NEW YORK (TheStreet) -- Apple (AAPL) had quite a newsworthy week last week, reporting fourth-quarter earnings and then holding a press conference in which they unveiled their newest laptop, an upgrade of the super-thin MacBook Air that uses flash memory in lieu of a traditional hard disk drive.
"We strongly believe that one or more very strategic opportunities may come along that we're in a unique position to take advantage of because of our strong cash position."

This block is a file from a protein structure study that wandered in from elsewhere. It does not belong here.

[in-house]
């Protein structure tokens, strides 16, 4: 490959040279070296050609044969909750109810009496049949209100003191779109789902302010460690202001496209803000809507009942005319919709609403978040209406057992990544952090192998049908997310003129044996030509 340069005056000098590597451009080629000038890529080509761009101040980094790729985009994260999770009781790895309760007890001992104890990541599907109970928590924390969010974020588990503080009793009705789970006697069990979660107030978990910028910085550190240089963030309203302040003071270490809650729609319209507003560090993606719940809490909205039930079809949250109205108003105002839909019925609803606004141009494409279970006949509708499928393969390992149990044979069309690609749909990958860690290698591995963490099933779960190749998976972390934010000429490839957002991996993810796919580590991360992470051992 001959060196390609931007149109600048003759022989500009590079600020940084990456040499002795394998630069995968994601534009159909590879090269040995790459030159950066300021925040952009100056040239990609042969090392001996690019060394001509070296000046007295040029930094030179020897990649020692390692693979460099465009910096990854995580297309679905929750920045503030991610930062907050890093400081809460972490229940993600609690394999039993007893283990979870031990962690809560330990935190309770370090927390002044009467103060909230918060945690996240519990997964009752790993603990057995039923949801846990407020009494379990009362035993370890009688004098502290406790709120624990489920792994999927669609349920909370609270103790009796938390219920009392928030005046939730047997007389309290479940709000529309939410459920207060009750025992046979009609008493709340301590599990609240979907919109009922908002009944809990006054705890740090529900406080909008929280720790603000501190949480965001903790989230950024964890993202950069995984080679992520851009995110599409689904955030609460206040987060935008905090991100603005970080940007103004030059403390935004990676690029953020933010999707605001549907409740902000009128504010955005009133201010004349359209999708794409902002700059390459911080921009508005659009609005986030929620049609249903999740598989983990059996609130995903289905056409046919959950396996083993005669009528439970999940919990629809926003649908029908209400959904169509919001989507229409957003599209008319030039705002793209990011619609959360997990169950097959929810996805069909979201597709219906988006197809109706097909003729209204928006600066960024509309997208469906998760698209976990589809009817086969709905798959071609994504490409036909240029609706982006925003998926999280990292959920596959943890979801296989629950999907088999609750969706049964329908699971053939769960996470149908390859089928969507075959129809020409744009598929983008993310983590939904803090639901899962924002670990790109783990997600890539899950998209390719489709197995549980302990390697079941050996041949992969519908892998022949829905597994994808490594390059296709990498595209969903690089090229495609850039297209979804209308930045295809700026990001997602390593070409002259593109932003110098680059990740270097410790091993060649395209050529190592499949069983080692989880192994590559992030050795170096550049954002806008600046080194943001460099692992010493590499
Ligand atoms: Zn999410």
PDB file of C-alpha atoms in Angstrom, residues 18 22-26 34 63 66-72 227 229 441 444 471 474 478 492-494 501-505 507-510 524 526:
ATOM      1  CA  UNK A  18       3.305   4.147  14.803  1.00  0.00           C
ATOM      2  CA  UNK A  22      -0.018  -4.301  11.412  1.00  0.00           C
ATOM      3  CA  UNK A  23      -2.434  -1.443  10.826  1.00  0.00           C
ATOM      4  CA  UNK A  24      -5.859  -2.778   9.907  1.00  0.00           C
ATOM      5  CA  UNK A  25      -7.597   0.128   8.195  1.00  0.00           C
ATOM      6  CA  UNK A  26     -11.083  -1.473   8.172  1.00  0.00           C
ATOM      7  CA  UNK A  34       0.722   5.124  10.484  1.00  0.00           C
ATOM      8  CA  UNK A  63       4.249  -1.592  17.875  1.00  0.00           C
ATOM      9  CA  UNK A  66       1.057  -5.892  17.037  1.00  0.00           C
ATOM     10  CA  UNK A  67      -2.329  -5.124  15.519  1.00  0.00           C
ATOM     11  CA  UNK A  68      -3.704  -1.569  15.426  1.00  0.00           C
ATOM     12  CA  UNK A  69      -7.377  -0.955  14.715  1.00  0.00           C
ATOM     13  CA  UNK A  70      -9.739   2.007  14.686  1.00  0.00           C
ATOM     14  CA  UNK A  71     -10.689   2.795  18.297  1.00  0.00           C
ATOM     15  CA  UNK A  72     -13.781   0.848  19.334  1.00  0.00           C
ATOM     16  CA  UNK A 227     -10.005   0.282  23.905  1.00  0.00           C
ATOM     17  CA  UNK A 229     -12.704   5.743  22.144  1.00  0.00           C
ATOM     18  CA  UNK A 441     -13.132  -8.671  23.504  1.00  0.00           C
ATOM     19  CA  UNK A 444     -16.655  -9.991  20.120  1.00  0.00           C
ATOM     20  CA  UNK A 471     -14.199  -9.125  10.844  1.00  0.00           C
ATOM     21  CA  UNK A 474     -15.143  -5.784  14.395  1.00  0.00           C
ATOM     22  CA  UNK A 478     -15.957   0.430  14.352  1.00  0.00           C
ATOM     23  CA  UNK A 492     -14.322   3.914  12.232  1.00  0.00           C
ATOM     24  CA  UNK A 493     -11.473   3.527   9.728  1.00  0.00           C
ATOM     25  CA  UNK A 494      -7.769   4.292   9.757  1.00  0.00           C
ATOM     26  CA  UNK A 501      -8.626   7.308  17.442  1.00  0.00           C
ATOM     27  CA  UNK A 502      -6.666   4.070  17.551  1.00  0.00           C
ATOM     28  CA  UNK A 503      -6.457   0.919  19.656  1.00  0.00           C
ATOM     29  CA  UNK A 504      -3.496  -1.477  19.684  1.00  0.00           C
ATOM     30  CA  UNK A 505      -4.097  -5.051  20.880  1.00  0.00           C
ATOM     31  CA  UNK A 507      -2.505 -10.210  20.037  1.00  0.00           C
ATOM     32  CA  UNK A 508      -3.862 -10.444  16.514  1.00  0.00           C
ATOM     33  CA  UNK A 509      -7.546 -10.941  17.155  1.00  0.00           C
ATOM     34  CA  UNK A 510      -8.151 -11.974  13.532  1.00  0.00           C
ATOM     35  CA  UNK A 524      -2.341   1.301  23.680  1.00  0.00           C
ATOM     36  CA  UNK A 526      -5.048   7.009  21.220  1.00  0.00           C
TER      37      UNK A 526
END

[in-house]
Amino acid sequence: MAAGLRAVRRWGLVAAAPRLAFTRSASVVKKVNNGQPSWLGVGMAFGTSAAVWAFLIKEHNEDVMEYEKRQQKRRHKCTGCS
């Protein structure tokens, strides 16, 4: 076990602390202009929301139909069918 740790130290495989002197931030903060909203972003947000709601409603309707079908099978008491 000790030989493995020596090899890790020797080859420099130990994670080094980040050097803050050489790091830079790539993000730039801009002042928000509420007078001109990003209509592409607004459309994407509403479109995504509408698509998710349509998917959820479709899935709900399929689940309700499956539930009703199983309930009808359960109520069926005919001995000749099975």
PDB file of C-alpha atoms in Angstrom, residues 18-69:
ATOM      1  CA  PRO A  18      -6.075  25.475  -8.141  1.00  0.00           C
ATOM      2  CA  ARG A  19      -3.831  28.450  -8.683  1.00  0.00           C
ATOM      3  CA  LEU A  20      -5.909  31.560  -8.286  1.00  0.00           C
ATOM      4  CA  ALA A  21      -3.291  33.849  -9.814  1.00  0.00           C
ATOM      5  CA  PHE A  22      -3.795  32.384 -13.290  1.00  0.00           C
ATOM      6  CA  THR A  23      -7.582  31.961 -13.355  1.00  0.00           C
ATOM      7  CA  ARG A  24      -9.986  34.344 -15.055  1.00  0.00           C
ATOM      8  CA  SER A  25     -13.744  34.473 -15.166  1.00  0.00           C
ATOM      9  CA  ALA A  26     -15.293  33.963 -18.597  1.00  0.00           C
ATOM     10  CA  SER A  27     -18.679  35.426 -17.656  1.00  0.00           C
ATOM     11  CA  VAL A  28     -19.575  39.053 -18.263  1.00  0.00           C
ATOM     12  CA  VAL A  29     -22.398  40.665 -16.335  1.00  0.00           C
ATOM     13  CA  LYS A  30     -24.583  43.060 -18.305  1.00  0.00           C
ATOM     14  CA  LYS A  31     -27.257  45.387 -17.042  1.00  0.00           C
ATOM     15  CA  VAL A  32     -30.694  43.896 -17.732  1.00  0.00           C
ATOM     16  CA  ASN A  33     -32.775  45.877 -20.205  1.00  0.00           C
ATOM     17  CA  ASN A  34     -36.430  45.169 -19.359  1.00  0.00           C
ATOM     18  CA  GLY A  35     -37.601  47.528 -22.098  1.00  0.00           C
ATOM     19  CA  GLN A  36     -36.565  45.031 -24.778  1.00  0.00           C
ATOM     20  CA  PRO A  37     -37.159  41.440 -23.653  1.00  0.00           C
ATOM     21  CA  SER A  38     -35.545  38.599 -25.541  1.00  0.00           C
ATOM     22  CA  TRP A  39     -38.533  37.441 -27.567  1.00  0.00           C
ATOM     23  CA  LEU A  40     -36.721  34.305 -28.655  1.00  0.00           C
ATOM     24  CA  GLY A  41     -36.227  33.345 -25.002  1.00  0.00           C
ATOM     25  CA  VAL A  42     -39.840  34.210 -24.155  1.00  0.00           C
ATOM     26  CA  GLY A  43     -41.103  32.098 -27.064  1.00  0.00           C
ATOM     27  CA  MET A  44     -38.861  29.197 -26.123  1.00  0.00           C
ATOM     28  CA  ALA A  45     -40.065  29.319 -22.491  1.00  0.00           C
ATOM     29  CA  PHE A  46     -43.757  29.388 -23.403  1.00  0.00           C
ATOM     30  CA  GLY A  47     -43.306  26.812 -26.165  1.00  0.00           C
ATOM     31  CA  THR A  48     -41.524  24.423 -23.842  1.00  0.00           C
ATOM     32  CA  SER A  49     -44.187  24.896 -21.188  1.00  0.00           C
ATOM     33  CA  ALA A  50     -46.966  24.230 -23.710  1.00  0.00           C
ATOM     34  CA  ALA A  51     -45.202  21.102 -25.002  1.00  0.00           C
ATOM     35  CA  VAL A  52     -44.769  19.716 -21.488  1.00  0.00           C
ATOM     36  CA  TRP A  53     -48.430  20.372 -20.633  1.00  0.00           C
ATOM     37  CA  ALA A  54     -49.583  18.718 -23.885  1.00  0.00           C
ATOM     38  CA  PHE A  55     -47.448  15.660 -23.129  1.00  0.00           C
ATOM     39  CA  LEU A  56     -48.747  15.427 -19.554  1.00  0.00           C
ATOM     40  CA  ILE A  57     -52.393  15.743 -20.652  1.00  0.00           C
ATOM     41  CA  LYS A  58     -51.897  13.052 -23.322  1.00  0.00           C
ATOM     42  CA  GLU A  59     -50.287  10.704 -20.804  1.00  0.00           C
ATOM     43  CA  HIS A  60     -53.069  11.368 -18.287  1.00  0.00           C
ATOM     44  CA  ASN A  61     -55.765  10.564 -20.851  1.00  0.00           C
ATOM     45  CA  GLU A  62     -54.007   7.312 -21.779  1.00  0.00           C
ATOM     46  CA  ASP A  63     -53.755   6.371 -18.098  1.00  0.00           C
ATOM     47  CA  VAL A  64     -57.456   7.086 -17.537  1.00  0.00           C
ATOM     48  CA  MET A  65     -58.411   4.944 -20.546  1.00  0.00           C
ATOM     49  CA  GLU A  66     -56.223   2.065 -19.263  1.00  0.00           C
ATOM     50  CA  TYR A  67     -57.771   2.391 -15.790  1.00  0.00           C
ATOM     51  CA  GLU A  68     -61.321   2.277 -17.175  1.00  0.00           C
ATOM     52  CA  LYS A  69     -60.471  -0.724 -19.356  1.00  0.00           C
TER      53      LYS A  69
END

The question this naturally begs is: What opportunities could Apple pursue that would be meaningful to the company? One company on the Magic Formula Investing screens came to mind: flash memory vendor SanDisk (SNDK).There are reasons why an Apple-SanDisk tie-up could make sense. It's financially feasible as SanDisk's enterprise value is about $7.7 billion -- even a 50% premium would cost only $12 billion, well within Apple's means. It is far from unheard of for an OEM to control some of their component supply. Samsung is the world's largest memory maker and one of the largest makers of mobile processors, but also has sizable market shares in televisions, Blu-Ray players, and mobile phones. Toshiba and Sony (SNE) also manufacture many of their own components. The strategic advantages for Apple are two-fold. Apple's ground-breaking designs in mobile phones, tablet computers, and now in notebook computers makes flash memory the company's single most important component. In lowest price configurations, flash accounts for about 14% of the iPhone 4's cost, 11% of iPad materials, 33% of the new touch-screen iPod nano, 23% of the new AppleTV, and presumably a significant amount of cost for the new MacBook Air. It is just a matter of time before Apple's entire notebook line moves to flash storage (Jobs effectively hinted this at the Air's unveiling). Additionally, as storage capacity goes up, flash becomes even a larger percentage of cost (e.g. 34% of the cost of the 64GB iPad). Reports vary, but it seems possible that Apple could be responsible for as much as 10% of worldwide flash memory consumption. SanDisk's product gross margins are generally in the 30-40% range, meaning that Apple could conceivably secure their most important component at a significantly lower cost than competitors. The company has already shown the strategy of entering new markets at aggressive prices to shut out competition. A lower cost structure for producing these evolving new computing form factors is a significant competitive advantage.
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